McDonald's moving beyond pies, shakes, to shake up variety
Published in CSP Daily News
OAK BROOK, Ill. -- McDonald's is aiming to transform itself into a "dessert destination," moving beyond apple pies and shakes in an effort to plump up sales in a relatively small segment of its business, reported the Chicago Tribune.
"It's just one of those things that fell into our laps as something customers want," Adam Salgado, marketing director with McDonald's USA, told the newspaper. "We're always trying to find ways to address what customers want and, in turn, help us grow our business," he said, describing the latest push as a "renewed focus in offering variety."
McDonald's is also working to reflect different eating patterns, the report said.
Ten years ago, Salgado said, customers might only have had a McFlurry--an ice cream and candy offering--with dinner, but now they're having them with lunch and at other times of the day. For instance, McDonald's sells 20% of its pies at breakfast.
McDonald's, Salgado said, first got a taste of what a smaller, novel dessert could do for sales last summer, when the chain offered a "snack-size" McFlurry with Reese's cups, tied to a movie promotion for Shrek Forever After. He declined to provide specific sales data.
But results were promising enough for the Oak Brook, Ill.-based fast feeder to repackage its shakes in clear cups, adding whipped cream and a cherry, and introduce a small-size shake, at 12 ounces, for the first time earlier this year.
Now, according to the report, it's testing new iterations of its best-selling dessert: pies, first introduced in 1970. The chain recently tested a strawberry creme pie, with a sugar cookie crust and sugar glaze covering strawberry and white cream fillings, and a S'More pie, side-by-side layers of chocolate and marshmallow with a graham cracker crust.
Salgado said McDonald's is evaluating when either would make sense as a limited-time offering, and the chain said it's too soon to say how they might be priced. McDonald's also is testing a chocolate-dipped cone, added the report.
"These are just some examples of things we're looking at," Salgado said, adding that the products under consideration would not require new equipment.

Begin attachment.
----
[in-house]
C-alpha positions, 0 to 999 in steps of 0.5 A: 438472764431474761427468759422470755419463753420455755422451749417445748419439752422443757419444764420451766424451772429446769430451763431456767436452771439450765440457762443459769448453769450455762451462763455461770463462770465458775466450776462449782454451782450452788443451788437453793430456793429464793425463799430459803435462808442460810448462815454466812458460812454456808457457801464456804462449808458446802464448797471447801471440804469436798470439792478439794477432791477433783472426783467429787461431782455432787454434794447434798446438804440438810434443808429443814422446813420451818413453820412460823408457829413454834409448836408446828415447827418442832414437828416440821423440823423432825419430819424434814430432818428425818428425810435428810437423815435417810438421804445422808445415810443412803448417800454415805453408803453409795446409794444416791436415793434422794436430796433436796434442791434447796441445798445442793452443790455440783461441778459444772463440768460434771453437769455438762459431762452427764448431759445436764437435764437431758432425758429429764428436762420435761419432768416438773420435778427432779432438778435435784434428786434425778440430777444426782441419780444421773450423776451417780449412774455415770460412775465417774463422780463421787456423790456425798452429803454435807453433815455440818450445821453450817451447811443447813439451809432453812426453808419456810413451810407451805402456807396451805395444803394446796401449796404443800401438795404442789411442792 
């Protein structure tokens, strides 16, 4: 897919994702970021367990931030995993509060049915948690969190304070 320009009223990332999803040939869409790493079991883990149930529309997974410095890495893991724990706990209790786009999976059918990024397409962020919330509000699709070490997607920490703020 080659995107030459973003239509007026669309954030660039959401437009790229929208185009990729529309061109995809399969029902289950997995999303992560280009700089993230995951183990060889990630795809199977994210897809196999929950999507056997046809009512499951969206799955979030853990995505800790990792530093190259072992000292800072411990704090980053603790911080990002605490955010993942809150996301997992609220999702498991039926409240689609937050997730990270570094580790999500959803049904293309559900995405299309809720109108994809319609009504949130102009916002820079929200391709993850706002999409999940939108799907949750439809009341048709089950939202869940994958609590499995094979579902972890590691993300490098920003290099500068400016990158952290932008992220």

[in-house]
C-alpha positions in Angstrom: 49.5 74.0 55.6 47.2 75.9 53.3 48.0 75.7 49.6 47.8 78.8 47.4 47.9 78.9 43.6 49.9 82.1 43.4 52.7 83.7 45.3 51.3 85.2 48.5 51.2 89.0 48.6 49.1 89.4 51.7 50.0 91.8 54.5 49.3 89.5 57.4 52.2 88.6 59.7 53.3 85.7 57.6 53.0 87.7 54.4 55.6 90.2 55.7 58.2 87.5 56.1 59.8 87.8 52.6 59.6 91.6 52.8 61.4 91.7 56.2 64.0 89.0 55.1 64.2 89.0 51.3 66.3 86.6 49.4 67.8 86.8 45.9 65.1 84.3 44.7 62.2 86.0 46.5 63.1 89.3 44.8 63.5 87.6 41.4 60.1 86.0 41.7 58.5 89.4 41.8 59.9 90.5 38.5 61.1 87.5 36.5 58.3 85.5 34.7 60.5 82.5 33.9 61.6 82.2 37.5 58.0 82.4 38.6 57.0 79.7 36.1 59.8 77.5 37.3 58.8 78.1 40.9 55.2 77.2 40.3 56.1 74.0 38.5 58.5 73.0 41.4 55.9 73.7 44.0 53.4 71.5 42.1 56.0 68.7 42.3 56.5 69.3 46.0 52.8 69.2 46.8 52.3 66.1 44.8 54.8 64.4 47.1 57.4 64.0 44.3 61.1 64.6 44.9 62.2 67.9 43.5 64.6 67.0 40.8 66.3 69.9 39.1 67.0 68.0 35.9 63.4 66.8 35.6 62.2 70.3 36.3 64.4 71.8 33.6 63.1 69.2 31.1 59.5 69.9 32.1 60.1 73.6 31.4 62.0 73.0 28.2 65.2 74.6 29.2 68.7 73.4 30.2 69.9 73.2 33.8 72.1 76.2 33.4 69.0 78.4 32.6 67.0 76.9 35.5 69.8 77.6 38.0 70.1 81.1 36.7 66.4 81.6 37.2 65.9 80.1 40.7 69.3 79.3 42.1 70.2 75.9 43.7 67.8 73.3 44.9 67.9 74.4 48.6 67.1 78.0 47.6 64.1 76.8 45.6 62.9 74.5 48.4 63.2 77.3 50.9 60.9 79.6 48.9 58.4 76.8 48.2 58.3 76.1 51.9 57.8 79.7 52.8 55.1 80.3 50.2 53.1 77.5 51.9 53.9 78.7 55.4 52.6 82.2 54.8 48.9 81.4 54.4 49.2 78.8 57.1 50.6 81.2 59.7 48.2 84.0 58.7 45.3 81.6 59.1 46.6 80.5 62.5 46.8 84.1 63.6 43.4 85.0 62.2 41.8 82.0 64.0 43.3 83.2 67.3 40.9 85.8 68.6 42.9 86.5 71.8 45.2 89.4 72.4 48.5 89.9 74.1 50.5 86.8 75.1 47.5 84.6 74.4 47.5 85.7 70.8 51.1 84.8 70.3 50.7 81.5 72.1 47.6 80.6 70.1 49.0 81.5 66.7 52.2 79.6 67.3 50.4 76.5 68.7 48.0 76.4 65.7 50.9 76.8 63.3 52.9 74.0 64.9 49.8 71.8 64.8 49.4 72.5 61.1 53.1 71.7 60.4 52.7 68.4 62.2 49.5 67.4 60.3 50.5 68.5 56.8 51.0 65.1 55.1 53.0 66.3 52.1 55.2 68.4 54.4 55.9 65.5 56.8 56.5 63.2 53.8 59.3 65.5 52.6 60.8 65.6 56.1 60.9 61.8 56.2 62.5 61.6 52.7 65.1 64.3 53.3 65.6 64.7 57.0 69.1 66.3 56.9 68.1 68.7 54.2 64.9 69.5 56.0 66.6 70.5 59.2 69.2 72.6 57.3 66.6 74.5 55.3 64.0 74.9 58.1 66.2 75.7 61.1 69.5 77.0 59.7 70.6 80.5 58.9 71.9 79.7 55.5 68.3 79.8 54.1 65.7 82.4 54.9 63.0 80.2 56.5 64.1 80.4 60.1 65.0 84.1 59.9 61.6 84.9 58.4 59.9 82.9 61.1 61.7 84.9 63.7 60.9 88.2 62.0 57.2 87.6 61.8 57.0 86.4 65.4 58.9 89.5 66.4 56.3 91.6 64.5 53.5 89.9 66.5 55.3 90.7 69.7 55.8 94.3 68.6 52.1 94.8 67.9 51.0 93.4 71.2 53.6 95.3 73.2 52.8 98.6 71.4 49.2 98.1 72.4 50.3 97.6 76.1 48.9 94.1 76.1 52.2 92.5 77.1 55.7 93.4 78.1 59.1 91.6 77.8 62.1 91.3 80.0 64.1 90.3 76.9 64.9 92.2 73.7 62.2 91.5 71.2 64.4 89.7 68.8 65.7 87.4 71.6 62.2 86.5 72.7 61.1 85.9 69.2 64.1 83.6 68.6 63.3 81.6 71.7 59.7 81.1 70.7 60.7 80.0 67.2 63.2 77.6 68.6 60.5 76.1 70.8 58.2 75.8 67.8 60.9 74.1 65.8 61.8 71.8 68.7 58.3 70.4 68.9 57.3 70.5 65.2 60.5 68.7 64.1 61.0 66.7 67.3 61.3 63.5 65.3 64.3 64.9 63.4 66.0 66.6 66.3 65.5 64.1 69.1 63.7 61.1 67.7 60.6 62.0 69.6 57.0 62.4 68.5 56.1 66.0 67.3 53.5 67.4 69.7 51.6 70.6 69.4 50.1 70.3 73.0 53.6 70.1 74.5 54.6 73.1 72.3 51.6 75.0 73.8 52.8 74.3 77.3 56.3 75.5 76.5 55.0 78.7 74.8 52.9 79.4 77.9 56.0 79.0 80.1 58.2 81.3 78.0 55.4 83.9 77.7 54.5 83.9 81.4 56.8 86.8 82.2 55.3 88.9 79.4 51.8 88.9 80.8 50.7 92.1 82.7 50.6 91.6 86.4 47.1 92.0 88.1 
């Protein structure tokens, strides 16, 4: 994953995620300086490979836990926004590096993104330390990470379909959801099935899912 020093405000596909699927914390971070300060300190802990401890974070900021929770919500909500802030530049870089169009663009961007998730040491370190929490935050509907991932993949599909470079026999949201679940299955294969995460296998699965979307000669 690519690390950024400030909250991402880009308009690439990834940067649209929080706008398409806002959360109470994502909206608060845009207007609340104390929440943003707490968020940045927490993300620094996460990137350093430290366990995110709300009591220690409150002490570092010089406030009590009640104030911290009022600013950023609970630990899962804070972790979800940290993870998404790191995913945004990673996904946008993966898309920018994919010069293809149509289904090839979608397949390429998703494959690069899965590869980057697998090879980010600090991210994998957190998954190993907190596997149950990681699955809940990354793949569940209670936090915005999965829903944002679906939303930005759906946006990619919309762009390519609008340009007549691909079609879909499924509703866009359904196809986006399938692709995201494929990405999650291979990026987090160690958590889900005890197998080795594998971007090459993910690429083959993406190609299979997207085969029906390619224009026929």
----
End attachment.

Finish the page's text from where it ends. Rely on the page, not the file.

Salgado said the majority of dessert sales are made as add-ons, but that the chain is looking for new items to help drive traffic on their own merits.
The timing seems to be right. Sweet treats have gained ground with consumers during the recession, with food consultancy Technomic estimating that 70% of consumers ate dessert at least once a week during 2010. That's up from 57% in 2007.
"Most people, when the economy is tough, turn to desserts as comfort food and an indulgent way of getting past a tough day or a tough life," Darren Tristano, executive vice president at Chicago-based Technomic, told the Tribune.
Daniel Dahlen, chief development officer at Weber Associates, said that desserts are a relatively small business for McDonald's, but new menu options are more likely prompted by pressure to keep the business moving forward. "When you're McDonald's, you've got to look under every rock," he told the paper. "They need to increase sales every month over month, quarter over quarter."
"In last few years, McDonald's has been doing very well in drawing people to restaurants and drive-thrus at nonpeak hours with snack wraps, beverages," Janney analyst Mark Kalinowski, who estimated that desserts comprise a low-single-digit percentage of the chain's business, told the paper. "So it sounds like McDonald's is saying, 'Hey it's a great way to leverage fixed costs and get more people in our stores at nonpeak hours.'"
Although products like snack wraps, oatmeal and smoothies are also important offerings for these periods, Tristano said desserts are "craveable" and perhaps an easier sell for a group of office workers battling midafternoon doldrums or a few friends looking for a way to cap off a night on the town.